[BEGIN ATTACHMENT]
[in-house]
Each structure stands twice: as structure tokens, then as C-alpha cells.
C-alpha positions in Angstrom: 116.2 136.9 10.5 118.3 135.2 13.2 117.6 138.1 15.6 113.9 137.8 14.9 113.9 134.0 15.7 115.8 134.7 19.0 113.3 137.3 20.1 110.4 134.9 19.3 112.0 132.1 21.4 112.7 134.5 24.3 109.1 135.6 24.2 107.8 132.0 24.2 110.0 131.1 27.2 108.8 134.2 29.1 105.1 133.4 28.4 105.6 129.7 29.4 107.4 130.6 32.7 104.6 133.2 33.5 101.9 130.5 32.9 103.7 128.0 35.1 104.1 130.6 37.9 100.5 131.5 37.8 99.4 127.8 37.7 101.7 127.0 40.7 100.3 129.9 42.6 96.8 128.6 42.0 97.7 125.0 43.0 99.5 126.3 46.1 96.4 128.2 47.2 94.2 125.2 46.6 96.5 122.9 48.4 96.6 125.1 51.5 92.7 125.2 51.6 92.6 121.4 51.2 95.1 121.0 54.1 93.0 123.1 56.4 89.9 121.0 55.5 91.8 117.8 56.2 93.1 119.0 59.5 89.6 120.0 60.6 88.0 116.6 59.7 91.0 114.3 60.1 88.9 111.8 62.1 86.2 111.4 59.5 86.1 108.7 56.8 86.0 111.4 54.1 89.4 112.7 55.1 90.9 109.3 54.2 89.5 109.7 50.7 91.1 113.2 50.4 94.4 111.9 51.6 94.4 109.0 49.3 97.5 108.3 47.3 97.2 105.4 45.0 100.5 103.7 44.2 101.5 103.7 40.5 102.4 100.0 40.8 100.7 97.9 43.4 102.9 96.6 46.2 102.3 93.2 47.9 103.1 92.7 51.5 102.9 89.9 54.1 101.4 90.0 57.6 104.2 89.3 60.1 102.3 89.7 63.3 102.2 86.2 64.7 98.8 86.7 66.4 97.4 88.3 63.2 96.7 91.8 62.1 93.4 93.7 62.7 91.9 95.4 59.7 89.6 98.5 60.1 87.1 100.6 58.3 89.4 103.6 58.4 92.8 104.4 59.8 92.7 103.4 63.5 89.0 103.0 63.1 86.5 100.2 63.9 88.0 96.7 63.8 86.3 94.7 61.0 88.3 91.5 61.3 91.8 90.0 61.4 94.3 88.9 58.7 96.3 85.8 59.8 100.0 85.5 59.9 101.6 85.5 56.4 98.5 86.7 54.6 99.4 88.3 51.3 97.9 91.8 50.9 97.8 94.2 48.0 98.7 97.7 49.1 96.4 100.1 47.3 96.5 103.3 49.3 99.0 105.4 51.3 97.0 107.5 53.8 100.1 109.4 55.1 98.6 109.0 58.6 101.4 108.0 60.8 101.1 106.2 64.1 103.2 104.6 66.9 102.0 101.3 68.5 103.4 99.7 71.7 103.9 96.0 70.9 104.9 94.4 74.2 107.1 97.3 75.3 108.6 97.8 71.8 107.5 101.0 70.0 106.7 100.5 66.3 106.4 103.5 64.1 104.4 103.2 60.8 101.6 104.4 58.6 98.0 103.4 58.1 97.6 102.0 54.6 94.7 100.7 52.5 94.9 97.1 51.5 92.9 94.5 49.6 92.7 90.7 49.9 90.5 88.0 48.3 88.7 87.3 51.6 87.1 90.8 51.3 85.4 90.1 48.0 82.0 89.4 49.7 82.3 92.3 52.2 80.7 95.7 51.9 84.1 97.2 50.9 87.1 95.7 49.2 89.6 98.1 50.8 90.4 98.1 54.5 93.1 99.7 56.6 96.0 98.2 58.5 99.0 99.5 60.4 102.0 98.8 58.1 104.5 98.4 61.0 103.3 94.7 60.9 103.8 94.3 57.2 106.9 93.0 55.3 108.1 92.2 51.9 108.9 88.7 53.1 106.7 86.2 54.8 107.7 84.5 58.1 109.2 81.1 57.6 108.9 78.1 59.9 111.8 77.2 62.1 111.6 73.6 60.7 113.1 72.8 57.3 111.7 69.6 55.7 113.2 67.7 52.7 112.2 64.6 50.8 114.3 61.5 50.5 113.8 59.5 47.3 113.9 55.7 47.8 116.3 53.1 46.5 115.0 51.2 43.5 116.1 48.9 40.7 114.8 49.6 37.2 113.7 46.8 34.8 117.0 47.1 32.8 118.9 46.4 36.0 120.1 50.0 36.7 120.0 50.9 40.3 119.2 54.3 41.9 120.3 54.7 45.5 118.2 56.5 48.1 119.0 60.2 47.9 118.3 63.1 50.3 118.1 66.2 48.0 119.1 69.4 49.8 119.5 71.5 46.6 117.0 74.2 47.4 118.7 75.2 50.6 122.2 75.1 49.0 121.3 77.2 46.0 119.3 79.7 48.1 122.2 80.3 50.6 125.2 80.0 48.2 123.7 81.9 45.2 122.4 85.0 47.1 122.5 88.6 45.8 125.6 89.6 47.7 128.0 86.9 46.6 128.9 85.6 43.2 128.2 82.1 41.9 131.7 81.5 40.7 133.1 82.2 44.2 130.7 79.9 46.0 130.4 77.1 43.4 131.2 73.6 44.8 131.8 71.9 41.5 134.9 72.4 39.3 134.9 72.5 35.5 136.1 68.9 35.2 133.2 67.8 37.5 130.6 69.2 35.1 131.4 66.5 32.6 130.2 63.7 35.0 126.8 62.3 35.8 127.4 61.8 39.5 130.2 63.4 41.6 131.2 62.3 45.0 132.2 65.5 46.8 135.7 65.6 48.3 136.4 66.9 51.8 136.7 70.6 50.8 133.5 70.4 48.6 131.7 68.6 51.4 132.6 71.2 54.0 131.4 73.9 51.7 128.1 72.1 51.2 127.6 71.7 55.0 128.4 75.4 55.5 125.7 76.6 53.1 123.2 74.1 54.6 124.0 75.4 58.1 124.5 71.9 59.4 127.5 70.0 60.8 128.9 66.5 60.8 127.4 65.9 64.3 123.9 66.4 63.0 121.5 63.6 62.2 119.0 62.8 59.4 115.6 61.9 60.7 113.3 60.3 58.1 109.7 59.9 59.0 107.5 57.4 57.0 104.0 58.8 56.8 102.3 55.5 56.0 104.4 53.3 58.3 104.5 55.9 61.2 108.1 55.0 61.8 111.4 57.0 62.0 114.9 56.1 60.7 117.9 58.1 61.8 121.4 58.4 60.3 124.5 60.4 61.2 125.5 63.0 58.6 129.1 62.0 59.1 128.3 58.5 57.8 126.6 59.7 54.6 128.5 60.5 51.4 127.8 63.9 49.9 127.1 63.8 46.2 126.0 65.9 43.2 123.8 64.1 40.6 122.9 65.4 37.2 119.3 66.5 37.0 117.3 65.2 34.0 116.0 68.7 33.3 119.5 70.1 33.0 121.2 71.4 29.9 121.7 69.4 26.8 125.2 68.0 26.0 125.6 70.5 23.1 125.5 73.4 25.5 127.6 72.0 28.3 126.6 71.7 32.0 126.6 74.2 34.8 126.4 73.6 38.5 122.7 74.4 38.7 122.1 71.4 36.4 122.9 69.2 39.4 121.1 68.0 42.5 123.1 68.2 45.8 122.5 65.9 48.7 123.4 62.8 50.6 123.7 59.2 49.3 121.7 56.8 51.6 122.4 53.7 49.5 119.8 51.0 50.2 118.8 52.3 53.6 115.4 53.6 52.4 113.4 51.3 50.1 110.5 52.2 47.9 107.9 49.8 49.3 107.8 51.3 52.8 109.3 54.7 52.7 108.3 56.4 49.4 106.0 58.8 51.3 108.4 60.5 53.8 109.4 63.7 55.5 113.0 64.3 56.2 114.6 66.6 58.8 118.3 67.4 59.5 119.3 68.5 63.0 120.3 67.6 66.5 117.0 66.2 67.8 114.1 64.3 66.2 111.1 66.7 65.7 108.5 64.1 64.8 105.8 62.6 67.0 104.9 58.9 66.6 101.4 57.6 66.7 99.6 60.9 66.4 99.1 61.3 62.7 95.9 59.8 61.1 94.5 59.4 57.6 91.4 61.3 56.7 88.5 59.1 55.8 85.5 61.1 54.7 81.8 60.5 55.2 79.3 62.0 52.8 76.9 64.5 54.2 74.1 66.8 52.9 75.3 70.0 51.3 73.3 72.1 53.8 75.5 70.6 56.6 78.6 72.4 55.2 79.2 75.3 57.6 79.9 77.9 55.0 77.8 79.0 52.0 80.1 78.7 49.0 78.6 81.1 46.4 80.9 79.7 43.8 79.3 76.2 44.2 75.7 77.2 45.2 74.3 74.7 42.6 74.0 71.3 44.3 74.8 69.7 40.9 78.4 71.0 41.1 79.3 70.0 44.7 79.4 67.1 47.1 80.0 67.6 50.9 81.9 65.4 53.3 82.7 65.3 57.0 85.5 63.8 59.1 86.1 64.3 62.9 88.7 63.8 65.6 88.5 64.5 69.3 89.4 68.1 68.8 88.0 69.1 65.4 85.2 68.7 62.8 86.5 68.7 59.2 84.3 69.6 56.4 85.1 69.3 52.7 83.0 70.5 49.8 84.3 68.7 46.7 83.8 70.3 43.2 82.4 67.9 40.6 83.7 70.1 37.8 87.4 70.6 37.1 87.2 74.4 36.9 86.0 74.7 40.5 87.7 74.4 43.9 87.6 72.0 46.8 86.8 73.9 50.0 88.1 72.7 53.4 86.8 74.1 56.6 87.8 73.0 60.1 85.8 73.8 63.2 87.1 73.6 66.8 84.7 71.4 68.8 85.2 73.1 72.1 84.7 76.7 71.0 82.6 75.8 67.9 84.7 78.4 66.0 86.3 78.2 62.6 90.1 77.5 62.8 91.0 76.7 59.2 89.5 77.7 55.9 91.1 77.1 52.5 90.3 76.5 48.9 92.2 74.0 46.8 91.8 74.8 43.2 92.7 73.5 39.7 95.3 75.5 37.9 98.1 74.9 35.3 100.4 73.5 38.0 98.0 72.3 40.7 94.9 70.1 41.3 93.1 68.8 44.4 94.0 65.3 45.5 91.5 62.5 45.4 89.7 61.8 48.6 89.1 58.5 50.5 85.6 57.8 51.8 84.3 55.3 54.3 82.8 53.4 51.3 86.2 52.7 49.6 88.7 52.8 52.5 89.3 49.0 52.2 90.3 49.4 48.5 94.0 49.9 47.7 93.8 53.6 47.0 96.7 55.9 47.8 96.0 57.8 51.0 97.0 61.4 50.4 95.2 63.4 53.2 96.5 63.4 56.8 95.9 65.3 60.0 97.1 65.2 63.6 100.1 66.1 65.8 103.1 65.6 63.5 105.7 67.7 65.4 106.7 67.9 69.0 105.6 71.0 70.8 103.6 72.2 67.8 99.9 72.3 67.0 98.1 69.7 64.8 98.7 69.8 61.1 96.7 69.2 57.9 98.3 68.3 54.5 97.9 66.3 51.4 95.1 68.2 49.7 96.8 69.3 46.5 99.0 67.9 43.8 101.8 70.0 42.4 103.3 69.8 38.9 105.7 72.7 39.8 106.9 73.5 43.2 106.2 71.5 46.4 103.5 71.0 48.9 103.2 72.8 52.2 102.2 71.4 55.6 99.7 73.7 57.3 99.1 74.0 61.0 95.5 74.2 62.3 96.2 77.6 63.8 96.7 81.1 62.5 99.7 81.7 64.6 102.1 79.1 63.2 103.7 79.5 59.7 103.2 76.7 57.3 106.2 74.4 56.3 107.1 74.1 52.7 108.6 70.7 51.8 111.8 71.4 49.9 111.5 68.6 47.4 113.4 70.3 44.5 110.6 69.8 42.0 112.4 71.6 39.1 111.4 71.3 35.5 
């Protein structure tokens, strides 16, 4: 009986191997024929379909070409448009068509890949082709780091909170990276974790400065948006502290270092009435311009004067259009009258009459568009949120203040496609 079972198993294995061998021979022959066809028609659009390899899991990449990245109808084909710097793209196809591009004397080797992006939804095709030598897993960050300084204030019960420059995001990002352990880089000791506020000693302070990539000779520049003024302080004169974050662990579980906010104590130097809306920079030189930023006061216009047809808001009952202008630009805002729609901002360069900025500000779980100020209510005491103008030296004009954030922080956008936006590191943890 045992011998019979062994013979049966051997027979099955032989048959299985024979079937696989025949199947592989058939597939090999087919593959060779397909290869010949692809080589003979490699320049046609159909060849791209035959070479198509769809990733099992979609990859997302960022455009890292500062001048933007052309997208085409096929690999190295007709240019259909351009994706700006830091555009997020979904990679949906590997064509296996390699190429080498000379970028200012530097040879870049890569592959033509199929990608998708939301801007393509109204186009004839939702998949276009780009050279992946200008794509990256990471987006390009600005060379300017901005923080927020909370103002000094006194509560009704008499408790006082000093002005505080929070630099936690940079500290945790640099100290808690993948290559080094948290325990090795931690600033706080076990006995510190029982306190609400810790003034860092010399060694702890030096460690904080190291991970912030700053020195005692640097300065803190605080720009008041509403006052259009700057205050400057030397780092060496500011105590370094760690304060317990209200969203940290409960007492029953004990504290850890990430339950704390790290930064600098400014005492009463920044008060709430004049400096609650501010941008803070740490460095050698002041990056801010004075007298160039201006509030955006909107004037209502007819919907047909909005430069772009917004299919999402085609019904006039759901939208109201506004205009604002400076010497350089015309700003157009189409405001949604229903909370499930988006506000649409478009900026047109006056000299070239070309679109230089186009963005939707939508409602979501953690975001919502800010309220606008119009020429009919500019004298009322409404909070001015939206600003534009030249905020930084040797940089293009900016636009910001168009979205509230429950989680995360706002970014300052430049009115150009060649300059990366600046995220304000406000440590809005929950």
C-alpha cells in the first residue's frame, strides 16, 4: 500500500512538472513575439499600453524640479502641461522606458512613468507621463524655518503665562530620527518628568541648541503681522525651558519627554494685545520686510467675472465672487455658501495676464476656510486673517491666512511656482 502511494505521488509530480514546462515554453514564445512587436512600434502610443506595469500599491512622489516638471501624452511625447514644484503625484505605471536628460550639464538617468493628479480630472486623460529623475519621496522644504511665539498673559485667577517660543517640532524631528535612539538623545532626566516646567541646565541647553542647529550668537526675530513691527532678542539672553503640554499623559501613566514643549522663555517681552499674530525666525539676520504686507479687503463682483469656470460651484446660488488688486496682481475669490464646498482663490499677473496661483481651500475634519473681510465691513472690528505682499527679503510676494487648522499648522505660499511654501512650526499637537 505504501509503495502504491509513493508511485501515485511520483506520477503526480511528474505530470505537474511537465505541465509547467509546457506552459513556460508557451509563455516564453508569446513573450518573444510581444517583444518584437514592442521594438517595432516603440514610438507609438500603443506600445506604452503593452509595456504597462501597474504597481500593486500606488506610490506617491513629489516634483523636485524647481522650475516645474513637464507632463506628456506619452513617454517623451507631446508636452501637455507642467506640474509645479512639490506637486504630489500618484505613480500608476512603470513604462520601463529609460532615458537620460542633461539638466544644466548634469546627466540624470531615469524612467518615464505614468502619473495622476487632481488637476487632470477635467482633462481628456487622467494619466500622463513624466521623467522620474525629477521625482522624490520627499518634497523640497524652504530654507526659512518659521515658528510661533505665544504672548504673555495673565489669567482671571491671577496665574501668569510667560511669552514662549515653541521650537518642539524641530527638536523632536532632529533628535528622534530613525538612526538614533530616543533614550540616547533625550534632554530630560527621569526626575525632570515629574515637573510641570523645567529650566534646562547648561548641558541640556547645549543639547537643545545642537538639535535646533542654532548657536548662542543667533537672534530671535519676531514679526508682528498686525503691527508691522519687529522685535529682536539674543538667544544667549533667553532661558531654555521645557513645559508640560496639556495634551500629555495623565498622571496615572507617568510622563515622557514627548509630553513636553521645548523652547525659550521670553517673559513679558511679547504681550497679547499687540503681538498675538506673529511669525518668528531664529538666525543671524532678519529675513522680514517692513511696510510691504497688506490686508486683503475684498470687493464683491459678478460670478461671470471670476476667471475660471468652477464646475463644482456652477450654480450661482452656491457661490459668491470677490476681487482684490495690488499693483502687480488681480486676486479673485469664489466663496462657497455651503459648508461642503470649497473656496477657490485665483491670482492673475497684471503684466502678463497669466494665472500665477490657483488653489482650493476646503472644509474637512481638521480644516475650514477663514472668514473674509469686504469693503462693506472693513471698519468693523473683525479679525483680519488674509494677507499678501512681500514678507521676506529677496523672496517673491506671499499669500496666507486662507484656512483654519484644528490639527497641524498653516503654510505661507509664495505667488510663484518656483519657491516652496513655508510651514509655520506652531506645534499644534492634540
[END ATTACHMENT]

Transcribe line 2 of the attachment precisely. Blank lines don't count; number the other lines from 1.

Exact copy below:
Each structure stands twice: as structure tokens, then as C-alpha cells.